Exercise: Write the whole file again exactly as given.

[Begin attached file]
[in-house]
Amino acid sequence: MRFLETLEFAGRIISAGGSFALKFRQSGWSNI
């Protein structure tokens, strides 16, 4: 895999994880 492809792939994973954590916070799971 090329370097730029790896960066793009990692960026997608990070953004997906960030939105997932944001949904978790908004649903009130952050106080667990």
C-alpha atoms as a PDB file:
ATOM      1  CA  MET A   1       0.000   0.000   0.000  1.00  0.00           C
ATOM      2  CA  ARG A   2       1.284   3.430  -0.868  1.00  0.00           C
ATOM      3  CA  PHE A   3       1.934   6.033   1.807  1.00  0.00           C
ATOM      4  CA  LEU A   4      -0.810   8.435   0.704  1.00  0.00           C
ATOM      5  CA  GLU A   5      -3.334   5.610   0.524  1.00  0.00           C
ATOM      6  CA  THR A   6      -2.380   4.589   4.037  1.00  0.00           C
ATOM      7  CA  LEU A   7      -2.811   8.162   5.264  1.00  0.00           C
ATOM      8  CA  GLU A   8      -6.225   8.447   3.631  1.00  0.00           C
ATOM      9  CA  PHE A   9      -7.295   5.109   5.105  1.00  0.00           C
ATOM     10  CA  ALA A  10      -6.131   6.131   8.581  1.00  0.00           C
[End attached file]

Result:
[in-house]
Amino acid sequence: MRFLETLEFAGRIISAGGSFALKFRQSGWSNI
């Protein structure tokens, strides 16, 4: 895999994880 492809792939994973954590916070799971 090329370097730029790896960066793009990692960026997608990070953004997906960030939105997932944001949904978790908004649903009130952050106080667990």
C-alpha atoms as a PDB file:
ATOM      1  CA  MET A   1       0.000   0.000   0.000  1.00  0.00           C
ATOM      2  CA  ARG A   2       1.284   3.430  -0.868  1.00  0.00           C
ATOM      3  CA  PHE A   3       1.934   6.033   1.807  1.00  0.00           C
ATOM      4  CA  LEU A   4      -0.810   8.435   0.704  1.00  0.00           C
ATOM      5  CA  GLU A   5      -3.334   5.610   0.524  1.00  0.00           C
ATOM      6  CA  THR A   6      -2.380   4.589   4.037  1.00  0.00           C
ATOM      7  CA  LEU A   7      -2.811   8.162   5.264  1.00  0.00           C
ATOM      8  CA  GLU A   8      -6.225   8.447   3.631  1.00  0.00           C
ATOM      9  CA  PHE A   9      -7.295   5.109   5.105  1.00  0.00           C
ATOM     10  CA  ALA A  10      -6.131   6.131   8.581  1.00  0.00           C